Billionaire Leon Cooperman‘s Omega Advisors filed its quarterly 13F with the SEC on May 15th, disclosing many of its long equity positions as of the end of March. We track 13Fs from hundreds of hedge funds, including Omega, as part of our work developing investment strategies (we have found, for example, that the most popular small cap stocks among hedge funds earn an average excess return of 18 percentage points per year). We can also compare this most recent filing (see the full 13F on the SEC’s website) to previous filings from billionaire Leon Cooperman. Here are three things that we noticed about Omega’s investment activity during the first quarter of 2013:
High yielding energy stocks. Cooperman and his team remained interested in energy, and interested in particular with energy stocks paying high yields at current prices and dividend payments. Their eight largest holdings included Linn Energy LLC (NASDAQ:LINE) (which the fund had added to considerably during the first quarter of the year), Kinder Morgan Inc (NYSE:KMI), and Atlas Pipeline Partners, L.P. (NYSE:APL). Linn Energy LLC (NASDAQ:LINE)’s current yield is over 8%; it is an $8.4 billion market cap oil and gas company. It did underperform analyst estimates last quarter, even as revenue grew 36% compared to the first quarter of 2012, and doesn’t look like too good a value at a forward P/E of 21.
Kinder Morgan Inc (NYSE:KMI) and Atlas Pipeline Partners, L.P. (NYSE:APL) are both pipeline companies, paying dividend yields of close to 4% and 6% respectively. Kinder Morgan Inc (NYSE:KMI) boasts a market capitalization of over $40 billion, and its large size may offer more confidence in the company’s stability. Acquisitions helped fuel large increases on both top and bottom lines in its most recent quarter compared to the same period in the previous year. Atlas Pipeline Partners, L.P. (NYSE:APL) looks quite expensive in terms of its trailing earnings, but Wall Street analysts are bullish on the company. Still, the stock trades at 17 times its forward earnings estimates and should only be of interest to investors who place a good deal of emphasis on current yield.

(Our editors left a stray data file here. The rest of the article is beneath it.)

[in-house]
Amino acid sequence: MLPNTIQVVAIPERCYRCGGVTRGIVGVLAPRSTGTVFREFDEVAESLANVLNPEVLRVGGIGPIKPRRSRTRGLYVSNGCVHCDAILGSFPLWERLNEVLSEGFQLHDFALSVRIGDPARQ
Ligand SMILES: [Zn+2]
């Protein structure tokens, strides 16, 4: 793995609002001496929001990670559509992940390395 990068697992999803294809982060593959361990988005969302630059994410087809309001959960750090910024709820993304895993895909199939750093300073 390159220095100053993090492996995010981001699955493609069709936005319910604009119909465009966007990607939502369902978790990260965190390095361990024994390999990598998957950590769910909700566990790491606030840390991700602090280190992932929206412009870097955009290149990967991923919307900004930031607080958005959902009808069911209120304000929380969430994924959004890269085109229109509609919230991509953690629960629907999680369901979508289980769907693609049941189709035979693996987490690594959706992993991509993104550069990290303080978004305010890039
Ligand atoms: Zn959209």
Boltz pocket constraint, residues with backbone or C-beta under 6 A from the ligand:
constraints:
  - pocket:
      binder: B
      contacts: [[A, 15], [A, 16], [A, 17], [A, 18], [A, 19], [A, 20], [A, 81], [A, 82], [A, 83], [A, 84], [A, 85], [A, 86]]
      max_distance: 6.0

Sprint. Sprint Nextel Corporation (NYSE:S) had been the fund’s largest holding at the beginning of the year, and Omega actually added shares between January and March. Dish Network and SoftBank are currently bidding for the opportunity to acquire Sprint Nextel Corporation (NYSE:S); merger arbitrage is a popular strategy among hedge fund managers as the returns on the stock of the acquisition target depend on whether or not the transaction closes and are therefore somewhat independent of market conditions. Currently, Sprint Nextel Corporation (NYSE:S) is actually trading a bit above Softbank’s offer price.
Qualcomm. Omega increased its stake in QUALCOMM, Inc. (NASDAQ:QCOM) to a total of 3.3 million shares by the end of the quarter. The $110 billion market cap communications equipment company’s net income fell last quarter versus a year earlier, but this was because of earnings from discontinued operations in the year-ago period; earnings from continuing operations actually came in 30% higher. The stock is valued at 18 times its trailing earnings, so we wouldn’t call it a pure value stock, but the recent performance is quite strong and so QUALCOMM, Inc. (NASDAQ:QCOM) may offer “growth at a reasonable price.” That’s certainly what the sell-side thinks, as their earnings estimates imply a forward P/E of 13 and a five-year PEG ratio of 0.8.
As a result QUALCOMM, Inc. (NASDAQ:QCOM) looks interesting to us, and we’d be interested in taking a closer look at the company to see how it might grow enough over the next several years to merit a higher valuation. We’re wary of getting involved in Sprint Nextel Corporation (NYSE:S) at a price higher than the takeover offer- it seems a bit speculative to us, and would certainly require a good deal of confidence that bids will be raised. As for the energy dividend plays, we certainly don’t like those in value terms. Income investors could of course find yields of up to 8% attractive, but even in that case it’s probably wise to examine why the stock is trading at its current multiples and what the chances are of a severe decline in price.
Disclosure: I own no shares of any stocks mentioned in this article.